“After five offers from the state for all stakeholders to come together to modernize the Model Gaming Compact, three tribes instead sued the State on New Year’s Eve,” he said. “While we wait for the federal court’s decision, I am calling for the Legislature to join me in protecting public education. I am asking for legislation that will allow the remaining cash balance from 2019 and funds from the Revenue Stabilization Fund to be leveraged, if needed, to compensate for any temporary pause in Class III gaming fees. As governor, I remain supportive of the sovereignty of the State of Oklahoma and our right — and your duty as the Legislature — to oversee all industries operating in the State.”

Virgin said she thought Stitt referring to state “sovereignty” was offensive.

“We know that the tribal nations have sovereignty rights that we need to respect, and I’m not sure if he intended to use that word because he knew the connotation that it carries because tribal sovereignty is their most important issue or if it was just an oversight,” she said. “Either way, it was not good. He talked about how the tribes give between $100 and $150 million to the state through their gaming exclusivity fees … like it was the only thing that the tribes do for our state. That discounts the investments that they make all across the state, not just in education but in health care and roads and bridges and creating jobs.”

House Minority Leader Emily Virgin said she will continue working on priorities like education, health care and criminal justice reform. - OKLAHOMA STATE LEGISLATURE / PROVIDED
  • Oklahoma State Legislature / provided
  • House Minority Leader Emily Virgin said she will continue working on priorities like education, health care and criminal justice reform.

Virgin also criticized Stitt for bringing up the progress that has been made on criminal justice reform without talking about what he plans to continue doing.

“He did play a big part in finding legislation and granting commutation,” she said, “but there’s still a lot of work to be done on that issue. … In his executive budget that he handed out, he actually called for a decrease in funding for the state mental health department, which is pretty disappointing. 

“We’re calling for an increase investment in mental health and substance abuse services to fund more mental health courts across the state … and funding for the mental health department’s Smart on Crime initiative, which does a lot of those things that I just talked about, but it also funds some other important criminal justice reform measures.”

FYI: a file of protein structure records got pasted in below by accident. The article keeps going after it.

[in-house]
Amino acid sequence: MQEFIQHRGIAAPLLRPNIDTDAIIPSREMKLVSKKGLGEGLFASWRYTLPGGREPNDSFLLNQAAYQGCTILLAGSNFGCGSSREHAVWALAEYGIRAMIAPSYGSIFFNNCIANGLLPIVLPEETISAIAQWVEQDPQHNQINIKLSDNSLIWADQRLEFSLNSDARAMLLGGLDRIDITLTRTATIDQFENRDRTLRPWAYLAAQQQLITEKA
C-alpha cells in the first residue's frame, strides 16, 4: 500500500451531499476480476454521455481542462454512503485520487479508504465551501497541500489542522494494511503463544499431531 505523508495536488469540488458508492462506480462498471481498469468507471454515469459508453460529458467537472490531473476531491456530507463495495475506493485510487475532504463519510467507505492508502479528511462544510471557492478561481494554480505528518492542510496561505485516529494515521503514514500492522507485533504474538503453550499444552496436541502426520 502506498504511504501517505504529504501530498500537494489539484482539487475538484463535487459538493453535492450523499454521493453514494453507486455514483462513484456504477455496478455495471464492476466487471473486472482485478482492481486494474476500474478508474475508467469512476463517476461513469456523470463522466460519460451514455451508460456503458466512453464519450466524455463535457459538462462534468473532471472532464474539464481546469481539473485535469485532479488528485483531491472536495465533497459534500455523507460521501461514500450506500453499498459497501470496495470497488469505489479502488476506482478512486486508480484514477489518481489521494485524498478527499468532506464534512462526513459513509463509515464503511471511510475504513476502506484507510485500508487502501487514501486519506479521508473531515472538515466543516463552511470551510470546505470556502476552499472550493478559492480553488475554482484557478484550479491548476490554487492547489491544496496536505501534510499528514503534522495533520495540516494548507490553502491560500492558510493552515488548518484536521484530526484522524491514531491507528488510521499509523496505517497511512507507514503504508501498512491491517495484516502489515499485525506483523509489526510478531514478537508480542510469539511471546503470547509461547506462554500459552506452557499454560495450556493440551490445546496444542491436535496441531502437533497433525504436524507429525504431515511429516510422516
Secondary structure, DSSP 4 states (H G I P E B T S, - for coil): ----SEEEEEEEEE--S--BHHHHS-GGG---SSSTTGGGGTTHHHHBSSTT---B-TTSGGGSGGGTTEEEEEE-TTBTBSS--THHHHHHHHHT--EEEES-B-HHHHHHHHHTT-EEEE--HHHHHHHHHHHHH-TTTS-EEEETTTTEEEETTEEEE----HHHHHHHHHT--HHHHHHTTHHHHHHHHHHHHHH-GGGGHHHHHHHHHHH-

Stitt’s executive budget lists several financial strategies, with five specifics listed as “items of critical need”:

  • $6 million to reduce the Developmental Disability Services waiting list by 10 percent.
  • $10 million for the Digital Transformation Fund to modernize state government.
  • $1.5 million to reimburse the Department of Public Safety for the REAL ID rollout beginning April 2020.
  • $4.97 million for the OSU Medical Authority residency programs.
  • $3 million to assist with a new Veterans Administration facility.

Stitt said the state’s greatest challenge is bureaucracy.

“Oklahomans, our economy is competitive, and in this administration, we will keep it that way,” he said. “The greatest challenge before us today is government bureaucracy. In my first year of public service and as the chief executive, I have found government too big and too broken.”

He proposed further consolidation of state agencies. For example, he wants the Department of Corrections to absorb the Pardon and Parole Board, the Office of Emergency Management to merge with the Oklahoma Office of Homeland Security, Oklahoma Turnpike Authority and Department of Transportation to combine some functions and several health care agencies to consolidate into one central agency.

He also called on legislators to pass a bill by Sen. Joe Newhouse that would double the Constitutional cap on Oklahoma’s Rainy Day fund to 30 percent. This would require a statewide vote.

As the 2020 session unfolds, Virgin said she encourages Oklahomans to make their voices heard.

“The areas where we’ve seen progress in the past few years in Oklahoma … have happened because Oklahomans have gotten engaged and demanded that laws change,” she said. “So democracy does still work, at least at the state level. It works in response to the public demanding something. That’s what I would remind people. When they get engaged and they get their friends and family engaged, they really can change what’s going on.”

Visit oklegislature.gov to track bills or find your legislator’s information. 

See related PDF bud21.pdf